We are skipping 1993 since there were no players that played for the Red Sox that did not have at least one card made, including Ernie Riles, Jeff Richardson, and Jim Byrd, who each only had one card. The strike season of 1994 produced a few though and there would be a number almost every year after that as card companies produced progressively smaller sets and skipped the players that only had a handful of games.
Todd Frohwirth was a side-arming middle reliever and Boston always seems to get screwed out of getting cards of side-armers. I may only be basing that on Frohwirth and Chad Bradford, but still. Frohwirth pitched in 22 games with the Red Sox in 1994, going 0-3 with a scary 10.80 ERA and 13 strikeouts versus 17 walks. He had previously been a pretty decent middle reliever with the Orioles, particularly in 1991 when he was 7-3 with a 1.87 ERA in 51 games. Frohwirth does have a minor league card with the Pawtucket Red Sox, but nothing with the Major League club.
Litton was a pretty versatile role player while with the Giants and Mariners before joining Boston in 1994. He only made it into 11 games with the Red Sox and only picked up two hits and an RBI in 21 games. But he appeared at second base in four games, three games at first base, two games at third base, and one at designated hitter. Litton's Major League career was over after 1994. Like Frohwirth, Litton has a minor league card with Pawtucket from the same set.
Another player whose versatility helped him make it to the Major Leagues, Royer had previously appeared in Major League games with the Cardinals after being one of the players involved in the deal that brought Willie McGee to Oakland in the 1990 season. Felix Jose was the major piece that moved to St. Louis in that trade. Royer could play both corner infield spots. Royer was placed on waivers in July and was picked up by the Red Sox. He appeared in just four games with the Red Sox and only had one hit and one RBI while appearing in three games at third and one at first.
Tomberlin was in only his second Major League season in 1994. He made it into 18 games, mostly as an outfielder, and managed to hit a home run pinch-hitting for Luis Ortiz against the Royals. He also picked up a triple and a stolen base but only had a slash line of .194/.310/.333. He had his greatest success with Boston though on the pitching mound. He pitched the last two innings in a game that Boston was losing 21-2 to the Twins and actually managed to keep the Twins from scoring any more runs while only giving up a hit and a walk. He recorded one strikeout. That should have been worth a card. Tomberlin did appear in the same minor league set as Frohwirth and Litton. Tomberlin went on to play for the Athletics, Mets, and Tigers, but only had a couple of team issued cards and one Pacific card for those teams, despite actually playing in 147 games over the next four years.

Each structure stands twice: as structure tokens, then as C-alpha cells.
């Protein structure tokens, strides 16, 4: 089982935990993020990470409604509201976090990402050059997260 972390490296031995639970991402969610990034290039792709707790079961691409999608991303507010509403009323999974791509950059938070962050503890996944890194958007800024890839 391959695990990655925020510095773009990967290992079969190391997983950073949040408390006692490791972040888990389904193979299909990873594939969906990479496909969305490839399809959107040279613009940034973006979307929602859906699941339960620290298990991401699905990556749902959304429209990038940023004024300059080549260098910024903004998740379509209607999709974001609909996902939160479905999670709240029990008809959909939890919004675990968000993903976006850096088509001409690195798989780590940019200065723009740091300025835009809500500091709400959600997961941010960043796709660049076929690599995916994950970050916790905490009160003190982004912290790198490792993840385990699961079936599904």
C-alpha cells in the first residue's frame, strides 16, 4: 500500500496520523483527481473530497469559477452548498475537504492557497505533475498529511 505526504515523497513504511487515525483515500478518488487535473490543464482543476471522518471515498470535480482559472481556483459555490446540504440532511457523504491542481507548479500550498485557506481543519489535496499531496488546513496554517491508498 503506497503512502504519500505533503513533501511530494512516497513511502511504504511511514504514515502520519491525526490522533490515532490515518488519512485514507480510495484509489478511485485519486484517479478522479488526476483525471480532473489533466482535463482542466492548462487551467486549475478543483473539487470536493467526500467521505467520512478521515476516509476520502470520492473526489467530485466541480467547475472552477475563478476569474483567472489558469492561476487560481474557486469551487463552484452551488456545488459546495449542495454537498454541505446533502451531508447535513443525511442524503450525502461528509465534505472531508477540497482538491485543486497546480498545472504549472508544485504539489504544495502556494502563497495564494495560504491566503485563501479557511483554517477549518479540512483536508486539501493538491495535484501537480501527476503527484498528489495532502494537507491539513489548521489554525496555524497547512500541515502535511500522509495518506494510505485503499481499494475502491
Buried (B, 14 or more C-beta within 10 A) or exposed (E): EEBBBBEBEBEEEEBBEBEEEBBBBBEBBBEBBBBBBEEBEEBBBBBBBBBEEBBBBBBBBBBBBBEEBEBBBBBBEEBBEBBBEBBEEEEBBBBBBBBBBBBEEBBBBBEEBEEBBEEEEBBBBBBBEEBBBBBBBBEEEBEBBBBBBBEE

Another waiver wire pickup early in the season, Trlicek had appeared in 41 games for the Dodgers in 1993, but was squeezed out of the bullpen picture in 1994. Trlicek appeared in 12 under-whelming games for the Red Sox in 1994. He was 1-1 with an 8.06 ERA, but the real trouble was with his control. He only struck out seven batters compared to 16 walks in 22.1 innings. Trlicek would not have any Major League cards released after his 1994 Dodgers cards and certainly none with the Red Sox, but he would appear in 32 more Major League games over the next few seasons, including a return to the Red Sox in 1997.
If I had to pick just one of these players that it is most disappointing to not see commemorated on cardboard, it would have to be Andy Tomberlin. None of the players performed particularly well, and as much as I like the idea of a nice side-arm action shot of Todd Frohwirth, I think having a card showing Tomberlin pitching would be pretty cool.